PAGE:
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Four Months After Viral Video, U.S. Army Sergeant Convicted of Assault for Shoving Black Man in Neighborhood Confrontation


A judge convicted a U.S. Army sergeant of assault for shoving a Black man in a heated April confrontation in South Carolina, according to multiple reports. As seen on a viral video, 42-year-old Jonathan Pentland shoved 22-year-old Deandre Williams in a residential community in Richland County. The footage, posted by a bystander on Twitter, quickly racked up tens of thousands of retweets and 2.6 million views after being first published in April.

“I went for a walk yesterday evening and I encountered a young man (Deandre)in distress,” the bystander tweeted. “I decided to record the incident in order to protect this black man from possibly becoming a statistic.”

Pentland testified he was just protecting his family, and the defense said the incident followed Williams’s confrontations with local women. Authorities dismissed that, saying Pentland was being a bully. Williams’ father reportedly took the stand to say that his son previously suffered cognitive damage from cancer.

The incident happened in the Summit neighborhood near the city of Columbia on April 12. The then-ongoing trial of Minneapolis Police Officer Derek Chauvin, who would be convicted a little more than a week later for a murder also captured on viral video, gave the confrontation cultural resonance. Its release sparked protests, as Pentland is white and Williams is Black, though neither the prosecutors nor defense reportedly treated race as an element during trial.

Pentland neighbor Kimberly Hernandez testified that in the days before the incident, Williams had disturbing interactions with her family, according to Stars and Stripes. She said he approached one of her daughters, who was walking the dog.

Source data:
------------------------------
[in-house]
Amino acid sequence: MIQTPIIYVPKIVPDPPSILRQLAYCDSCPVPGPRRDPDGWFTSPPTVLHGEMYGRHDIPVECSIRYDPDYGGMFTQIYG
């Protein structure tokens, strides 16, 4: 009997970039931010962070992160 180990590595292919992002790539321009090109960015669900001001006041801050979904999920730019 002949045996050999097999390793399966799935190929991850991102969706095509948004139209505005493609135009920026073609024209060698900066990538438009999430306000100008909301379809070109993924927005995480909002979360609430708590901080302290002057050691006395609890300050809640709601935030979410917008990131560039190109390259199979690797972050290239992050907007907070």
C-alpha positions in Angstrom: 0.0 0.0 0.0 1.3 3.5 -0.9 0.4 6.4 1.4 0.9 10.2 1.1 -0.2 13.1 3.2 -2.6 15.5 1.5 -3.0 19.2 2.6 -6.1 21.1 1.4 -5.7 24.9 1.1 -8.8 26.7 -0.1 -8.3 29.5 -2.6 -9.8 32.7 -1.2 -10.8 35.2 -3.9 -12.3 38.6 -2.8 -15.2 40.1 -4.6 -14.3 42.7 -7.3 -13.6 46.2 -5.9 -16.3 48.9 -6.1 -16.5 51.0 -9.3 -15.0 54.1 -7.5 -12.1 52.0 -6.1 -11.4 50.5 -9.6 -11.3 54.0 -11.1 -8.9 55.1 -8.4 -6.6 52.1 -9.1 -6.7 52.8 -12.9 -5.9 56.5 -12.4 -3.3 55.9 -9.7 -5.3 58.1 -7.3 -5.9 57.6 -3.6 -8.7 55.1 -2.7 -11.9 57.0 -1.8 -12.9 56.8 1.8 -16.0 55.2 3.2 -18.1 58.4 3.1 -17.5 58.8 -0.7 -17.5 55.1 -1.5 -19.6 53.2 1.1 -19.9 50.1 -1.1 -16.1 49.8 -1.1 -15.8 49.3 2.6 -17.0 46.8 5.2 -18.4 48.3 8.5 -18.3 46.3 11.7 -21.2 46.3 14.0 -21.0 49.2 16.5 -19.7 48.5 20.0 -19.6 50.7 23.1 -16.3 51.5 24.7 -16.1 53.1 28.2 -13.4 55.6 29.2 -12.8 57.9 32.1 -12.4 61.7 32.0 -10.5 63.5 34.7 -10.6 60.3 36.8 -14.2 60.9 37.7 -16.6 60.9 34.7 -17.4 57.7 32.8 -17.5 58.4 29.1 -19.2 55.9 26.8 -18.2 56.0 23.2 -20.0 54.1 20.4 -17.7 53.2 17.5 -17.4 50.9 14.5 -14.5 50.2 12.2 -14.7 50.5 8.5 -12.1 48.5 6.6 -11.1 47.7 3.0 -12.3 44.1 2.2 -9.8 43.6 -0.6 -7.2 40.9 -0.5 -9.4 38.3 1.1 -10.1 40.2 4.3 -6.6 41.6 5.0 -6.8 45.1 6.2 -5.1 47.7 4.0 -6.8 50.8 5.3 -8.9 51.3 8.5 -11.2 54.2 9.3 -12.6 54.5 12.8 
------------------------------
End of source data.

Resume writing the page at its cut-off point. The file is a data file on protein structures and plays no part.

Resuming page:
“I don’t care if he walks in the area,” she said. “I didn’t want him stopping my daughter anytime he was outside.”

In another incident, Williams picked up the baby of her daughter-in-law without permission, she testified. Williams followed the daughter-in-law after she argued with him, Hernandez testified.

“He was angry by the time he approached me,” she said. “He was already erratic and jumping back and forth. He was telling me he did nothing wrong.” Williams unintentionally spit in her face, she said.

“I would think he would start to walk away, but immediately he would come back and come back to me,” she said.

Neighbor Renee Wilson called 911. Hernandez went to Pentland’s home, ringing the bell and banging on the door, witnesses reportedly said.

“You’re in the wrong neighborhood, motherfucker,” Pentland told Williams on video. “Get out.”

He repeatedly told Williams to leave, threatened to throw him out, and claimed he was “harassing” the entire neighborhood.

The situation escalated after a woman off-screen–soon identified as Pentland’s wife–called Williams the aggressor. Williams approached her while pleading innocence. Pentland shoved him forcefully.

“You better walk away,” he said. “You walk away. You’re talking to my wife right now.”

Pentland acknowledged in his testimony that he swatted Williams’ phone out of the man’s hand after the events in the video. He and his wife took the stand to say he was acting in self-defense on behalf of the family, though the sergeant acknowledged the video looked bad.